One of the things that I like about woodworking is that there are so many different ways to work wood. So if you’re adventurous, you can use hand tools to do almost all the work. Or even take it a step further and go back to the way they worked wood in the 19th century, and use old hand tools!
I spent most of the day in woods outside Middle Amana, Iowa today splitting a six-foot section of veneer-grade white Oak. Man, was that a lot of work. You may remember that last spring, I took a ladderback chair building class at the John C. Campbell Folk School in North Carolina. During the class, we started out with a small quarter section of a red Oak tree and rived it into chair parts. All of the work of felling the tree and splitting it into quarter sections was done by the instructor for the class, Lyle Wheeler. Lyle is a big, burly guy and now I know how he got that way!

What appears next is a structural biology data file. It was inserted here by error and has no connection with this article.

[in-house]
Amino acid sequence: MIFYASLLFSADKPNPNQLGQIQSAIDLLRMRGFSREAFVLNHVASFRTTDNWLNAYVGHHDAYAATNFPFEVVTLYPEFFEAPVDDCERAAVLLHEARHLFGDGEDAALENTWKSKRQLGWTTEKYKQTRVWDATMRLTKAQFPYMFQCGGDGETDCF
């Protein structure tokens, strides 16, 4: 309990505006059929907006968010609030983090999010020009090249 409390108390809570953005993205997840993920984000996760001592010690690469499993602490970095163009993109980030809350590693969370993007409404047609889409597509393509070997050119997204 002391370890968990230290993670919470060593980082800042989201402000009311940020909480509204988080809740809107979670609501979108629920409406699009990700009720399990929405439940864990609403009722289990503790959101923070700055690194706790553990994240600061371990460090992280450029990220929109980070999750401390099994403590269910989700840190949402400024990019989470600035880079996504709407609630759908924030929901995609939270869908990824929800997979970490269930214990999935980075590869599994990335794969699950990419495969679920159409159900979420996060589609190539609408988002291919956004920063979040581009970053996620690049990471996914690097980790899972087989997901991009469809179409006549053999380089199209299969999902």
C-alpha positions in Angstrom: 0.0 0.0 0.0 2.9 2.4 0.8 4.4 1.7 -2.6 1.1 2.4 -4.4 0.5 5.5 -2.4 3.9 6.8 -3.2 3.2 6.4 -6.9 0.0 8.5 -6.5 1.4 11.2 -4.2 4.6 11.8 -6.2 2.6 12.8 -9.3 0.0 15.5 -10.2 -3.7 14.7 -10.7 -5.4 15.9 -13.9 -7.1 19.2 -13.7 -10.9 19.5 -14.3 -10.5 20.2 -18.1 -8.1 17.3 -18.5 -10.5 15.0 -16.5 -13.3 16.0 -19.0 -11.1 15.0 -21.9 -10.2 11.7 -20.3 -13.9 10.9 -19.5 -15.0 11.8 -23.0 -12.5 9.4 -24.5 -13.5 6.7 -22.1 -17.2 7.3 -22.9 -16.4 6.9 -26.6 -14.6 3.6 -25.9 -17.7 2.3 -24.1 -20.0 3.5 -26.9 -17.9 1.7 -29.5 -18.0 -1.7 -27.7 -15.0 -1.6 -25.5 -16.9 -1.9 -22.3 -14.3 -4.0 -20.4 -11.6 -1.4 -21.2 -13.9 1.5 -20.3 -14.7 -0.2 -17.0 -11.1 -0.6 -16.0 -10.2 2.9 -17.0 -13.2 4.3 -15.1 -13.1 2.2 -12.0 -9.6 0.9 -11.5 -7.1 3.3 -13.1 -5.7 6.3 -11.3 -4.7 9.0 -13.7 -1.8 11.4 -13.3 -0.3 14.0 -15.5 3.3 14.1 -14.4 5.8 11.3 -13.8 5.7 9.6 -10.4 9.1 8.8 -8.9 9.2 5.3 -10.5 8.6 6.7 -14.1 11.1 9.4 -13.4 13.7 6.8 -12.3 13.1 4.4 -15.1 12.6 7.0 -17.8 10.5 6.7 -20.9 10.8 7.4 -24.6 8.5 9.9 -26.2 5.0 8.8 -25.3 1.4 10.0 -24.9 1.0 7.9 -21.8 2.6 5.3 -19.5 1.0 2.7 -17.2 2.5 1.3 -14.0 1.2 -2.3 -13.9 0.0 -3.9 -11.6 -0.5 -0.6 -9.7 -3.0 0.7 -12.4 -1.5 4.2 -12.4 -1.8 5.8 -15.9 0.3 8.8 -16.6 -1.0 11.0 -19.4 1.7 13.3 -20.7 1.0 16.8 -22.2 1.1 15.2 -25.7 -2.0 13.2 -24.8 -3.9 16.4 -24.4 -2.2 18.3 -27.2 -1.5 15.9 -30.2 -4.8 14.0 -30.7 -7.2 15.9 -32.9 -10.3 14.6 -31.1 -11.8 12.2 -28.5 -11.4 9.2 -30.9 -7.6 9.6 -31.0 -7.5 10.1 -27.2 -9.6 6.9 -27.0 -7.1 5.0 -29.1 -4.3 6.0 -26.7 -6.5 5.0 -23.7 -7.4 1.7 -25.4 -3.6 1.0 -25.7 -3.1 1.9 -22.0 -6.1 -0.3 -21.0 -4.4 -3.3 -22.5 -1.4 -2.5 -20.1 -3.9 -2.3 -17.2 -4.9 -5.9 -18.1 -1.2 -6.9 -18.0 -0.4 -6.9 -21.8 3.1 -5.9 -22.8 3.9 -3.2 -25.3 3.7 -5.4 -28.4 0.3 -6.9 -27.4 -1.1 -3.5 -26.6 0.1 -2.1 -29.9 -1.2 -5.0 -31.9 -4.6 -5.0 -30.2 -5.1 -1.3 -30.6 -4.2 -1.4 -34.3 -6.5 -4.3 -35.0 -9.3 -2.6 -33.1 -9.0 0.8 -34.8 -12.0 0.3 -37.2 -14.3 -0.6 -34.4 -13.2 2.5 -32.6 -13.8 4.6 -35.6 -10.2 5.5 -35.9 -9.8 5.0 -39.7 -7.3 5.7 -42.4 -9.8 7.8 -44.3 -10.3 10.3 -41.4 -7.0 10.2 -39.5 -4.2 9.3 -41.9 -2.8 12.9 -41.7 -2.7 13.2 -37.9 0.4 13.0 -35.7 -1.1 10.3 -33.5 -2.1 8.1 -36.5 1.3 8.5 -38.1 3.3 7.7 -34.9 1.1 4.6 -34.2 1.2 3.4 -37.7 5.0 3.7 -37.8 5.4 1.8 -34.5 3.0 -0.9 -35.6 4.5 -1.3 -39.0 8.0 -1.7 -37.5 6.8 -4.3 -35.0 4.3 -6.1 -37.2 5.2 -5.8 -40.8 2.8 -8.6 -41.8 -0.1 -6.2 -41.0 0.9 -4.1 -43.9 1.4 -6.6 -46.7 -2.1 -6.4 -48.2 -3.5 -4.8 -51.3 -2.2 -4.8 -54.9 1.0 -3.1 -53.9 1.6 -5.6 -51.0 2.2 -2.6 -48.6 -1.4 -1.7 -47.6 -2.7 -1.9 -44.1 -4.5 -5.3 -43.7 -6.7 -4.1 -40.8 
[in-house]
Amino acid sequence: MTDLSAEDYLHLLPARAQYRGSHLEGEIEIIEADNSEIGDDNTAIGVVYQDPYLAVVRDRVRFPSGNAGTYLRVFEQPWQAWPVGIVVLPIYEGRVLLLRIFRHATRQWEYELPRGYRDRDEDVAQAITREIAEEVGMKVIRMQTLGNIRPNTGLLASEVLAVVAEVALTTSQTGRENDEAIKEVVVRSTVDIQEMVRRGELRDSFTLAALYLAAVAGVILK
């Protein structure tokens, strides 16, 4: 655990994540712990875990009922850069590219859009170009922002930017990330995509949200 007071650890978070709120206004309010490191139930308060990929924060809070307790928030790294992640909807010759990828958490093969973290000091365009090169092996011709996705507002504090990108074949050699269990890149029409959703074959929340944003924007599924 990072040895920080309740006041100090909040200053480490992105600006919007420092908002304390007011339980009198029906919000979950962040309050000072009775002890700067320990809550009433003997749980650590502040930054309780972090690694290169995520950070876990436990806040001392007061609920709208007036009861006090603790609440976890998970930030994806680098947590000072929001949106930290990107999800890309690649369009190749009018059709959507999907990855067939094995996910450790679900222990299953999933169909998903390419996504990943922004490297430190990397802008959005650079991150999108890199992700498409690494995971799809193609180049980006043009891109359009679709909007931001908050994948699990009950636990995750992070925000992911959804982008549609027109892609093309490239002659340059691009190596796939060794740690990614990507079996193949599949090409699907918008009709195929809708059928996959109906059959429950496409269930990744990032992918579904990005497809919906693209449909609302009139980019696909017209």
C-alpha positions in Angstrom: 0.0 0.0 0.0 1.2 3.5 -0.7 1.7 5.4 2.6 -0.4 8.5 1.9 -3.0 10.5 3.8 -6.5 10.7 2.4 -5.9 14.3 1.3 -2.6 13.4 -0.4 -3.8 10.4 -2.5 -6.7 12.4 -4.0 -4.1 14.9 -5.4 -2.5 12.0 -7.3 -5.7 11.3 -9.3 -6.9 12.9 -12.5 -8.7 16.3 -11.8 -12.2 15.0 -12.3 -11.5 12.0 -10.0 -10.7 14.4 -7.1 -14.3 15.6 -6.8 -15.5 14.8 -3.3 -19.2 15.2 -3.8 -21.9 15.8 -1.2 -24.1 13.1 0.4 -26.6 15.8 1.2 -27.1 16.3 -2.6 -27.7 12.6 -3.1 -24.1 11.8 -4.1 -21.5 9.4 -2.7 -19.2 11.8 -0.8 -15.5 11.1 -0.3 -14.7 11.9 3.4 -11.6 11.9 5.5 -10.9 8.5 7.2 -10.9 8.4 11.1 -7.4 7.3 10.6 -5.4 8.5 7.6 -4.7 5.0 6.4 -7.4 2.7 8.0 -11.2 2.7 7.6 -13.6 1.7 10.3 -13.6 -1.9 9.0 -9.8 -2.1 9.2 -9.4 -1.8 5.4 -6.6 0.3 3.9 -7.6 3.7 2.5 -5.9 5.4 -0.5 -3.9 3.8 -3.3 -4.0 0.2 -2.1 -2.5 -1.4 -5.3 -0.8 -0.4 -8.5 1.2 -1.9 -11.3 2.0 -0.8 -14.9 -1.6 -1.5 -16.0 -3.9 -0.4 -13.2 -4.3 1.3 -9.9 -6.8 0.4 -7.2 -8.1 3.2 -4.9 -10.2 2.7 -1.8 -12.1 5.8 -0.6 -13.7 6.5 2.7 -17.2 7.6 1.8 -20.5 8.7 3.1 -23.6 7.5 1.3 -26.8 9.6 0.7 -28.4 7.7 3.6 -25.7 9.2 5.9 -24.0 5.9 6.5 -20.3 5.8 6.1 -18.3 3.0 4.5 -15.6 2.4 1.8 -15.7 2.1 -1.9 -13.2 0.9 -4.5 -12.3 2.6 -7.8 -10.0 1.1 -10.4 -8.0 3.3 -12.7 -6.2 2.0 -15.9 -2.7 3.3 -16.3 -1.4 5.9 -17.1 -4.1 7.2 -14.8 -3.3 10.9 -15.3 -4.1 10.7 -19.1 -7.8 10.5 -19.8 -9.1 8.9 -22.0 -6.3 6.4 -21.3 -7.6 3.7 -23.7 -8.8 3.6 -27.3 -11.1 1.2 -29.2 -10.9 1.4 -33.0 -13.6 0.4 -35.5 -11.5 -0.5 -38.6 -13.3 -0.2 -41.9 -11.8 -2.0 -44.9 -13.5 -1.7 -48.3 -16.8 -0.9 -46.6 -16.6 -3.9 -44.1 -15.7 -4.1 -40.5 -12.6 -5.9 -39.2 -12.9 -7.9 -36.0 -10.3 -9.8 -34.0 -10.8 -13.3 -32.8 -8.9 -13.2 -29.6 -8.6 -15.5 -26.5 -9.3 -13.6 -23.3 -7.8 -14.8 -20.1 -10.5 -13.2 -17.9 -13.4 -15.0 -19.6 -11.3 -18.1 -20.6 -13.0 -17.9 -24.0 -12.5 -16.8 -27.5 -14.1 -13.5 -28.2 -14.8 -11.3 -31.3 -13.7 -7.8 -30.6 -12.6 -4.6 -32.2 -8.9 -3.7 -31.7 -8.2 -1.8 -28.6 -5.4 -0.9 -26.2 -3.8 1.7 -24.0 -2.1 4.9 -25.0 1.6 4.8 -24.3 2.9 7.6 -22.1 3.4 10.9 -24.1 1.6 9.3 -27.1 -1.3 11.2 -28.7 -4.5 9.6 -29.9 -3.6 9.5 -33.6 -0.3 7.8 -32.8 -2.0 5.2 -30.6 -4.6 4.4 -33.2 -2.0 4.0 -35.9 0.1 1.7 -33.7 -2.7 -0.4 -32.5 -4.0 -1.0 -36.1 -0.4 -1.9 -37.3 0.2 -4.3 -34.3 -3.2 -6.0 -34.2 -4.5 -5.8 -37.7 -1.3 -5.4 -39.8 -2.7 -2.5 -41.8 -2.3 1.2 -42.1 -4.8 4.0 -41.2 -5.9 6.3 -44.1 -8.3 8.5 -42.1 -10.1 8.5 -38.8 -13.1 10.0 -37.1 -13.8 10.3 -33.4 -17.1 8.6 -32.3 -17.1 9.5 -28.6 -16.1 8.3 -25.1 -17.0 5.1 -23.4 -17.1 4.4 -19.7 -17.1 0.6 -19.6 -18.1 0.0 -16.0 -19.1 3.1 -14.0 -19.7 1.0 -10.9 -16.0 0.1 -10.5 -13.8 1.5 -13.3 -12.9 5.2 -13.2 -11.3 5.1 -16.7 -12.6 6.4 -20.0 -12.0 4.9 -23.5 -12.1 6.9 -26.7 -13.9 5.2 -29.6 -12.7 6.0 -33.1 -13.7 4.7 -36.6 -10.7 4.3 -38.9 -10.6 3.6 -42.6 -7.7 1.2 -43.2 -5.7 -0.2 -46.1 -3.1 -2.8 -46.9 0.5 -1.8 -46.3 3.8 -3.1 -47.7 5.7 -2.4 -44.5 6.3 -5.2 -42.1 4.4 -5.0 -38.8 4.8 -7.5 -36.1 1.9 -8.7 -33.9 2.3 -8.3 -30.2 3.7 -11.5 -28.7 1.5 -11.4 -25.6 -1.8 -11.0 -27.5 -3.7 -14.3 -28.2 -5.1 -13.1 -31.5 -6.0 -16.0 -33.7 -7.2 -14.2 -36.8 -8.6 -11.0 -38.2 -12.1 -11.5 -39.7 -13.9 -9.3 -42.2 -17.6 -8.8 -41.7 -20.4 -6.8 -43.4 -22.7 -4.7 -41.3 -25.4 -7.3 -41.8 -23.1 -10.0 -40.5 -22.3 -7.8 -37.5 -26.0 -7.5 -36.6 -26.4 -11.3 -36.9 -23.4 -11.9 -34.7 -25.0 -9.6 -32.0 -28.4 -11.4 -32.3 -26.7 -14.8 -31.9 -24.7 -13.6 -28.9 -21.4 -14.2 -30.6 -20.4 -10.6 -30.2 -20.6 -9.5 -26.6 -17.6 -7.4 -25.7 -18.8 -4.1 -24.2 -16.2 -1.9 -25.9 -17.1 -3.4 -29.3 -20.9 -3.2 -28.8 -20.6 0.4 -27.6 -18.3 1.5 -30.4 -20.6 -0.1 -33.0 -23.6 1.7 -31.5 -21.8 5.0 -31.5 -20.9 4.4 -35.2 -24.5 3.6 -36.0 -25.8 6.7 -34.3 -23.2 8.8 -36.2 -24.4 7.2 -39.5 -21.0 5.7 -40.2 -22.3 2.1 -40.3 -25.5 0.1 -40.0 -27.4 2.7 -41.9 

Anyway, I contacted Larry Gnewikow, forester for Amana Society Forestry. Larry manages the largest privately-owned hardwood forest in the state of Iowa and one of the largest in the midwest and he agreed to sell me a 5-6 foot section of white Oak. Larry and forester Tim Krauss were waiting for me at a clearing where they had been logging white Oak for a veneer factory in northeast Iowa. Normally, the factory takes 8-12 foot long logs, but Larry explained that occasionally they’ll find trees with only 5 or 6 feet of veneer-grade trunk that the factory won’t accept. Since that’s all I needed, I took the good stuff and the rest will most likely be sold for pallets. Note the knot about 6 feet up in the photo at left. That’s all it takes to get rejected.
Tim started by surveying the best location to fell the tree. Then he cut a notch on that side of the tree. Next, he removed the taper at the bottom of the trunk so that it wouldn’t roll around when I got ready to split it. Tim knows his work and it took less than 10 minutes (with chips flying everywhere!) for him to drop the tree and have it ready for the skid to pull it out to the clearing.
I’ll tell you how I split it tomorrow. -Joel